Ông Đội point, where you can watch both the sunrise and the sunset in the same spot, is only one in the many fantastical scenery Phú Quốc has to offer. So what else can you do when you’re here?

1. Visit pepper farms and fish sauce factory:

The island is most famous for its peppers and fish sauce. Trust me, both of these are out of this world.

Phú Quốc pepper farm
Source: thegioihoinhap.vn

You can select tours that will take you to pepper farms, where you’ll learn everything you need to know about pepper trees and just about every type of peppers that has ever existed in this world. There are black peppers, grey peppers, white peppers and green peppers, to name a few. Phú Quốc peppers have forever ruined me from enjoying peppers at anywhere else.

Source: bookingphuquoc.com

Often included in these tours are there visits to traditional warehouses where the islanders make and store fish sauce in large barrels. You’ll get to drink fish sauce straight from the tap and learn the process of making fish sauce from the masters themselves. Fish sauce is the nectar of the gods and these islanders have perfected the art of creating it.

2. Enjoy amazing seafood at Dinh Cậu Night Market:
Source: Hanoi Tours

It’s not Vietnam if there’s no night market at some point. I have been to many night markets in different cities in Vietnam, from those high up in the mountains, or nestled in the midst of bustling metropolises, to those situated in charming seaside towns; however, none has yet to surpass the one I visited in Phú Quốc (with perhaps the exception of Đà Lạt, but that’s another story altogether.)

Located in the heart of Dương Đông Town on Võ Thị Sáu Street, Dinh Cậu Market only operates from 19h00 to 23h00. It is easily accessible and the best part is that you don’t have to remember the address or trying (hopelessly) to look it up on Google map. Just tell the taxi driver where you want to go and you’ll be there in the blink of an eye.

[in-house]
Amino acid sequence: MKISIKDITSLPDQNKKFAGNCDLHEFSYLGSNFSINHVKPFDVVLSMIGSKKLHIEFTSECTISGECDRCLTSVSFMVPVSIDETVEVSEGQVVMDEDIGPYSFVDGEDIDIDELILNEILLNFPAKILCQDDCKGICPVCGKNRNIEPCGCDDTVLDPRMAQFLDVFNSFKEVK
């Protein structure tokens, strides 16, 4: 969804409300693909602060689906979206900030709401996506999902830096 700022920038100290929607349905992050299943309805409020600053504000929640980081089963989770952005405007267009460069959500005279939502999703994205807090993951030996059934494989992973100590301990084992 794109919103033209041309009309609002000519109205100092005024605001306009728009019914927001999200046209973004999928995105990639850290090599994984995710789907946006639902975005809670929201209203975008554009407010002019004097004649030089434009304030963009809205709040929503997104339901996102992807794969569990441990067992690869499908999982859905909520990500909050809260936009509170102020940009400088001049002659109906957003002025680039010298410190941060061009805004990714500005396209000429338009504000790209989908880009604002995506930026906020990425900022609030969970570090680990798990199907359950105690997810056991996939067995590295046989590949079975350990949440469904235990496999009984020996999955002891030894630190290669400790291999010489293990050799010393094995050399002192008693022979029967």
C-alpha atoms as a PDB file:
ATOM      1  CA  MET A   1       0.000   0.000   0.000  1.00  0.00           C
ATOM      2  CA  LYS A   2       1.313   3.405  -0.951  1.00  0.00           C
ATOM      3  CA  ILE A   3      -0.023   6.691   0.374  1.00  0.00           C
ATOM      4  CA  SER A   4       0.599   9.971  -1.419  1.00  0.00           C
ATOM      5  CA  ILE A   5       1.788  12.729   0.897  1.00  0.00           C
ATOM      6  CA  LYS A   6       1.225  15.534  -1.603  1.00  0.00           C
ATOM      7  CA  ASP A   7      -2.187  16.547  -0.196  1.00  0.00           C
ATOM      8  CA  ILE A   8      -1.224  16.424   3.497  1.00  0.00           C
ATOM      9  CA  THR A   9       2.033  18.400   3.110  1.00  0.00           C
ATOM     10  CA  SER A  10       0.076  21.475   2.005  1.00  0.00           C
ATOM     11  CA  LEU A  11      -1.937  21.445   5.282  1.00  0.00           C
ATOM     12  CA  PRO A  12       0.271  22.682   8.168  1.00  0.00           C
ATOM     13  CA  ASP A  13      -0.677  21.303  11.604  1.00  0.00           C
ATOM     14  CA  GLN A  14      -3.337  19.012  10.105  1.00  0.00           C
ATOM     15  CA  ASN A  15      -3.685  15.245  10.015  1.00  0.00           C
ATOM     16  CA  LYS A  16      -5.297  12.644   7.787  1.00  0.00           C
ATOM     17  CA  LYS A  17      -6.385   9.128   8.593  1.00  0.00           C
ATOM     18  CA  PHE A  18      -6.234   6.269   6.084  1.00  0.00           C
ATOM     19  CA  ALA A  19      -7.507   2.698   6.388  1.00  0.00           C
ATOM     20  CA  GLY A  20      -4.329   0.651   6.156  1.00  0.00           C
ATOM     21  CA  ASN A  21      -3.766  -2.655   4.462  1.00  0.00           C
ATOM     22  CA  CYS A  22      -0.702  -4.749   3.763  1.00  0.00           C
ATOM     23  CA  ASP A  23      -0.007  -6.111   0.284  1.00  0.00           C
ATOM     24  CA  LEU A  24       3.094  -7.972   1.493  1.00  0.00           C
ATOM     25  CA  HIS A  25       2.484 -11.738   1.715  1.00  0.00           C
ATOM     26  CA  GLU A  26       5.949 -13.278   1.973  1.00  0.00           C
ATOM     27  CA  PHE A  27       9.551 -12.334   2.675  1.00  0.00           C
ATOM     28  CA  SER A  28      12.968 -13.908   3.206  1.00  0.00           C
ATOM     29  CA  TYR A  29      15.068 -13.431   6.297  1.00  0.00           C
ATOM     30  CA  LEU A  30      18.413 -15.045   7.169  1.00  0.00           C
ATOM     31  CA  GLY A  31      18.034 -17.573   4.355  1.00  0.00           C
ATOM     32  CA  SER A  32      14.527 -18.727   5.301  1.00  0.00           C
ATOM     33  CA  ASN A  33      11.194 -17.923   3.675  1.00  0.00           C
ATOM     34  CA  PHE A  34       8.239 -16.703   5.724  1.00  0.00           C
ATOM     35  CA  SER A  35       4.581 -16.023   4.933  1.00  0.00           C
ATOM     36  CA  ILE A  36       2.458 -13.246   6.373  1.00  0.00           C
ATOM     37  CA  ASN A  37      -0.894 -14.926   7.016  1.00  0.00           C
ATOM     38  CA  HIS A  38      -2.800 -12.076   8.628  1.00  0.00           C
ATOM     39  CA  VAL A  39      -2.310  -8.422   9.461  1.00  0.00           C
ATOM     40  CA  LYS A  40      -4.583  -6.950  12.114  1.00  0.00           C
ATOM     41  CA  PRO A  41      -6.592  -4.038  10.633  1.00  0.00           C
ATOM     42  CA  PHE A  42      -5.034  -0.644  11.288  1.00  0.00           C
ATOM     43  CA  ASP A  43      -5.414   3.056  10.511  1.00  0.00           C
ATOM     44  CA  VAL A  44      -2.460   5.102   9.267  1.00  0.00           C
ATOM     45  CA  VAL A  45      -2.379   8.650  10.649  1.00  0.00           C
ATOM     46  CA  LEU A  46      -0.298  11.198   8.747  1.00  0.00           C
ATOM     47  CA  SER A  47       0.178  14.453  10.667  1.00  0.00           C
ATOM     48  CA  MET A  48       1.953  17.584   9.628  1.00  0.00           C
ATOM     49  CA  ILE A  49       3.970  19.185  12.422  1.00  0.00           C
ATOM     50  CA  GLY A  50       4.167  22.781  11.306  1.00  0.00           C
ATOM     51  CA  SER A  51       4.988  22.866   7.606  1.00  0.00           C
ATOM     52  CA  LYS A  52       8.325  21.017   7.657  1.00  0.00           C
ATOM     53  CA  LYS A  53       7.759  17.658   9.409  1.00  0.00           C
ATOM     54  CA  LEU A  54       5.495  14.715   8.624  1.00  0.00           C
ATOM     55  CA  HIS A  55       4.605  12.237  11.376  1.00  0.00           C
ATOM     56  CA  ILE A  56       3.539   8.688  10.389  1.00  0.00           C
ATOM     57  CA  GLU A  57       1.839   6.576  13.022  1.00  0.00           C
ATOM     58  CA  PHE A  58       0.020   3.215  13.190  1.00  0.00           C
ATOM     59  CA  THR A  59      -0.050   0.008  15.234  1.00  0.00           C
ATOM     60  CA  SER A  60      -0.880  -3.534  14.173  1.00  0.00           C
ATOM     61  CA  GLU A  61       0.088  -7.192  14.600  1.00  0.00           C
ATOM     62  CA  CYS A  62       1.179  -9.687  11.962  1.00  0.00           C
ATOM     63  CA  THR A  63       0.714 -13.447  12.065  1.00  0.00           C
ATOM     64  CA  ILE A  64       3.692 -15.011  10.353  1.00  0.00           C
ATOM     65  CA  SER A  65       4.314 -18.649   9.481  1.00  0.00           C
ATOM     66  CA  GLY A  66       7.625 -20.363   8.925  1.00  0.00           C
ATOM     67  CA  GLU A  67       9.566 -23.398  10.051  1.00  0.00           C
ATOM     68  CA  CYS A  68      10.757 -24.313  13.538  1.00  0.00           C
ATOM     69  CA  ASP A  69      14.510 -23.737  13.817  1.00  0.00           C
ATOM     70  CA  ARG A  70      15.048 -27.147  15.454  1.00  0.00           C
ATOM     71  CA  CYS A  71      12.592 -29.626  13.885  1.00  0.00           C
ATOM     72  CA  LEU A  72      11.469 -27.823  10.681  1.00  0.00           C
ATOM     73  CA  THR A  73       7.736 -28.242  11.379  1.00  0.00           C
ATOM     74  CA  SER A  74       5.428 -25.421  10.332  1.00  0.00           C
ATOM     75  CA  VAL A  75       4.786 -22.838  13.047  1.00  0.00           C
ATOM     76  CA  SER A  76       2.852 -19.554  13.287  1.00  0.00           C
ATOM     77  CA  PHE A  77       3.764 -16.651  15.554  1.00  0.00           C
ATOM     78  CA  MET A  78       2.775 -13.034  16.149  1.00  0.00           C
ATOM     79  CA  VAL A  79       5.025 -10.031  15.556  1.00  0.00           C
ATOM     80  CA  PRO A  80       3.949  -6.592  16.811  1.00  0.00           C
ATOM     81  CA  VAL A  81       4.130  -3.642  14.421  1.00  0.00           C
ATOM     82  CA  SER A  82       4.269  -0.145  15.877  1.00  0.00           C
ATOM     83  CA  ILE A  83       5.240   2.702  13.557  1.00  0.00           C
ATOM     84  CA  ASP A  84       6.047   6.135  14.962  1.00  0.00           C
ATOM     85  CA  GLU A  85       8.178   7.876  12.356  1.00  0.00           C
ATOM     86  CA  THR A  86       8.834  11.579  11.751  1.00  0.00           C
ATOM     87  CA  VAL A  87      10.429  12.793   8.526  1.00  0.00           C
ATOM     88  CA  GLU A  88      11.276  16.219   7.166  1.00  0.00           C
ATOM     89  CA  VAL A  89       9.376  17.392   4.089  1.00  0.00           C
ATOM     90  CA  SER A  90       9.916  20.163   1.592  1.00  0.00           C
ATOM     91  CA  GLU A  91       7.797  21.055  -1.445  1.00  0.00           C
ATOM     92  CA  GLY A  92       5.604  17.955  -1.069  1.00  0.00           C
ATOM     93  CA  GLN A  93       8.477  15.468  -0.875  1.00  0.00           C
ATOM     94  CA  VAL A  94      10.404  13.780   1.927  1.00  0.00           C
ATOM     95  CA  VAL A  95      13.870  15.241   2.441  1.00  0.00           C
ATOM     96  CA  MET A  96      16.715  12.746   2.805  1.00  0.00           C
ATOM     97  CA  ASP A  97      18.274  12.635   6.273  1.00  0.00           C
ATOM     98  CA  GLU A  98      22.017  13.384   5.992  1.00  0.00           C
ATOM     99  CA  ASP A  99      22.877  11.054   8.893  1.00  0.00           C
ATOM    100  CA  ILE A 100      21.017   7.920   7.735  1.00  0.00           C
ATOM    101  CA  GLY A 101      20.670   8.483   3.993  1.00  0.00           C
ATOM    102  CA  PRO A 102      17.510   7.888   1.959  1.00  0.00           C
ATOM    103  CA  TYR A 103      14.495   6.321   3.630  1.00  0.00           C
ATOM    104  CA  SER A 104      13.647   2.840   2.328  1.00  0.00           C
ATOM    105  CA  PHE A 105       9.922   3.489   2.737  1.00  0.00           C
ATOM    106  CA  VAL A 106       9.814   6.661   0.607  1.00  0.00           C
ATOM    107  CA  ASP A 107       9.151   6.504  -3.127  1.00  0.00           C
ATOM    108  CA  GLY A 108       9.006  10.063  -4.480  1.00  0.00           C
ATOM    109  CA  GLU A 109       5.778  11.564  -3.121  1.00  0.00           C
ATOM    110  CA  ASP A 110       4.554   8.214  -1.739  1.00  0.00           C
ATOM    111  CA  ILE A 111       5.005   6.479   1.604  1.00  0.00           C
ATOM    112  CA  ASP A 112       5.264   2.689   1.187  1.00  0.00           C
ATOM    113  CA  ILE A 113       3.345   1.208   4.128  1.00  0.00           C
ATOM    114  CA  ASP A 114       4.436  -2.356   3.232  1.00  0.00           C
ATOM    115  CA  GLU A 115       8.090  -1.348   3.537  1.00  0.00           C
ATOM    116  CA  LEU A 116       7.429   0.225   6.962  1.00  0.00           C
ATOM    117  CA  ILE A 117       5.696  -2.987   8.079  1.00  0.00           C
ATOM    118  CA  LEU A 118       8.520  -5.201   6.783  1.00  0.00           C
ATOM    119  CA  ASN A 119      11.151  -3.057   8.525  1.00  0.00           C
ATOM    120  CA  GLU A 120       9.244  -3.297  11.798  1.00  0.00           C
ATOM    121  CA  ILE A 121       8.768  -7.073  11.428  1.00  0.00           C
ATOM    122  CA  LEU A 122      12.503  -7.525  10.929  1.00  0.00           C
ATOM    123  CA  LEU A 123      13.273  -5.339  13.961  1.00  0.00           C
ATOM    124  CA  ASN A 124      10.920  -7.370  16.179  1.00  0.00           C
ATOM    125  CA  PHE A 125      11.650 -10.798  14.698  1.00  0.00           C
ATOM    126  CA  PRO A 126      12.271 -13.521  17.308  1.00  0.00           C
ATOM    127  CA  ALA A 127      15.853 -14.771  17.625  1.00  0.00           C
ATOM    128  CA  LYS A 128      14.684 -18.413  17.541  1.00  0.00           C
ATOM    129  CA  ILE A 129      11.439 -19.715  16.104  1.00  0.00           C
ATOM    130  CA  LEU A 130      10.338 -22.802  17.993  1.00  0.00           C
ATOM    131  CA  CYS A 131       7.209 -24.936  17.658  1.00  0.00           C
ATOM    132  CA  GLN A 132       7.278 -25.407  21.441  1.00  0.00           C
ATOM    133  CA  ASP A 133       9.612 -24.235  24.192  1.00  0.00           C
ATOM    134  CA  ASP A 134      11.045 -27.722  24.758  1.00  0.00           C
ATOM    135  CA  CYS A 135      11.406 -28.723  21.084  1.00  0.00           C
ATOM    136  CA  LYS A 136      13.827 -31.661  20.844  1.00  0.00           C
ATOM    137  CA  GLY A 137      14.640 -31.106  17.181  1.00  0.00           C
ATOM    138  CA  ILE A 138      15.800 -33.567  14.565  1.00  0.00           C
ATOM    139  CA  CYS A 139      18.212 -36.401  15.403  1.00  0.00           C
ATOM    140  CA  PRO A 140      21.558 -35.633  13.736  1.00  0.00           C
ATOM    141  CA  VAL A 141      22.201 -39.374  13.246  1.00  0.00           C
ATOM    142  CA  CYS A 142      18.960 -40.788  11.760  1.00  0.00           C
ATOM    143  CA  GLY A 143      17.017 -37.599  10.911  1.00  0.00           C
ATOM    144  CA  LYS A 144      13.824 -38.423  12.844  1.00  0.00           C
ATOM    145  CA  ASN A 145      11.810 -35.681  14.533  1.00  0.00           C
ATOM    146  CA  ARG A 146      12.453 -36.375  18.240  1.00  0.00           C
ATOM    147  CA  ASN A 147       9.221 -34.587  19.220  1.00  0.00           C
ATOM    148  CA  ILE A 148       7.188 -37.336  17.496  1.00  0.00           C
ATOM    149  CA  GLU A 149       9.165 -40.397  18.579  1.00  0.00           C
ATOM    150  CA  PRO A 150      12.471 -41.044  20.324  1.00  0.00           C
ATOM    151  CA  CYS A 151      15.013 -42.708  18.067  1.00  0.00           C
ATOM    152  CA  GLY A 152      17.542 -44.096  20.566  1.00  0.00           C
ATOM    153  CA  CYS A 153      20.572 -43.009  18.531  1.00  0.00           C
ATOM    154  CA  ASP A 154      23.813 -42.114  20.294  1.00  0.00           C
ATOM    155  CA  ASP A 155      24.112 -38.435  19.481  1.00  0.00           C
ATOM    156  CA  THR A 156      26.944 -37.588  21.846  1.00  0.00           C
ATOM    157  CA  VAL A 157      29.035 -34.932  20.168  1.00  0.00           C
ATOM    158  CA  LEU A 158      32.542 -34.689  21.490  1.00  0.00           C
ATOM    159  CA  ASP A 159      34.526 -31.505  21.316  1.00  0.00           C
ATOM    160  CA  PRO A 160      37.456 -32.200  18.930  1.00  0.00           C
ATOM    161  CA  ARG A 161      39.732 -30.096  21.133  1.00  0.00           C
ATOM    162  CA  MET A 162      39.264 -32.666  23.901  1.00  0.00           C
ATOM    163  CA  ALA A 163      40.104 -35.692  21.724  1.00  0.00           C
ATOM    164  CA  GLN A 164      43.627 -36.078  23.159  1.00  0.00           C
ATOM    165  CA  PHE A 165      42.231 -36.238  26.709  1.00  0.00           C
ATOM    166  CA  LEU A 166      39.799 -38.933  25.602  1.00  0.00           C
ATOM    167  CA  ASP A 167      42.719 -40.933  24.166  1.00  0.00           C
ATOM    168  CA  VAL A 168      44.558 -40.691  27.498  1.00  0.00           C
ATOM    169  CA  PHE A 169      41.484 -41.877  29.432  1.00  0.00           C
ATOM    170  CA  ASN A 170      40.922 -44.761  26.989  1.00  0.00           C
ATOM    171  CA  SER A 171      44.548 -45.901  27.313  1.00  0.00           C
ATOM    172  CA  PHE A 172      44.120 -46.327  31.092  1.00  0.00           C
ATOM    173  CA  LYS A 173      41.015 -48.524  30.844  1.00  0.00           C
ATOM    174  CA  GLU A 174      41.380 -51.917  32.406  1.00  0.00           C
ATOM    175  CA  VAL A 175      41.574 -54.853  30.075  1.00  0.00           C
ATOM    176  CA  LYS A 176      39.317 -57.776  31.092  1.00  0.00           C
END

Now, if you’re a seafood fanatic like I am, then this will be a heaven for you. The stalls at this market boast a range of every imaginable seafood, from fishes, prawns, lobsters, crabs, to exotic looking creatures that might look dubious at first glance but will be sure to blow your mind. Everything is made fresh and perfectly seasoned. Grab a table, enjoy the food and have a few beers to go with it – you know you deserve it 😉

3. Swim on some of the best beaches in the world:

Okay, I digress – I might be a tad biased when it comes to this, but it certainly feels like some of the best beaches in the world to me. The good thing about Phú Quốc is that since it is a huge island, it has not only one but several beaches that you can visit, all unique in their own ways.

source: dulich24

Located 25km away from Dương Đông Town is Bãi Sao Beach, arguably Phú Quốc’s best. It has pristine white sand that stretches on for miles in a half-moon curve, jaggy rock formation rising towards the sea and a myriad of activities like kayaking, surfing or diving.

If you prefer somewhere more quiet and less popular, you can head to Bãi Khem, nestled deep between the jungle of Phú Quốc. Here, you can visit a fishing village, sign up on a night trip to fish squid out in the sea or just enjoy a nice afternoon in the sun. Did I mention that Ông Đội point is right close by?

Another place you can consider for a visit is the beach on Hòn Móng Tay, a small island 14km away from Phú Quốc. It’s dubbed as the Maldives of Vietnam, only less commercialized and touristy. You can catch a canoe to this island from An Thới port in Phú Quốc.

So these are three of the things that you can do when you visit Phú Quốc. The island is easily accessible by plane from Hà Nội and Hồ Chí Minh city, as well as by ferry from Kiên Giang province. Phú Quốc is also only less than two hours away from Singapore, Bangkok and other Southeast Asian cities, making it a perfect location for either a long weekends, or a short holidays.

It is well-worth a visit, so what are you waiting for?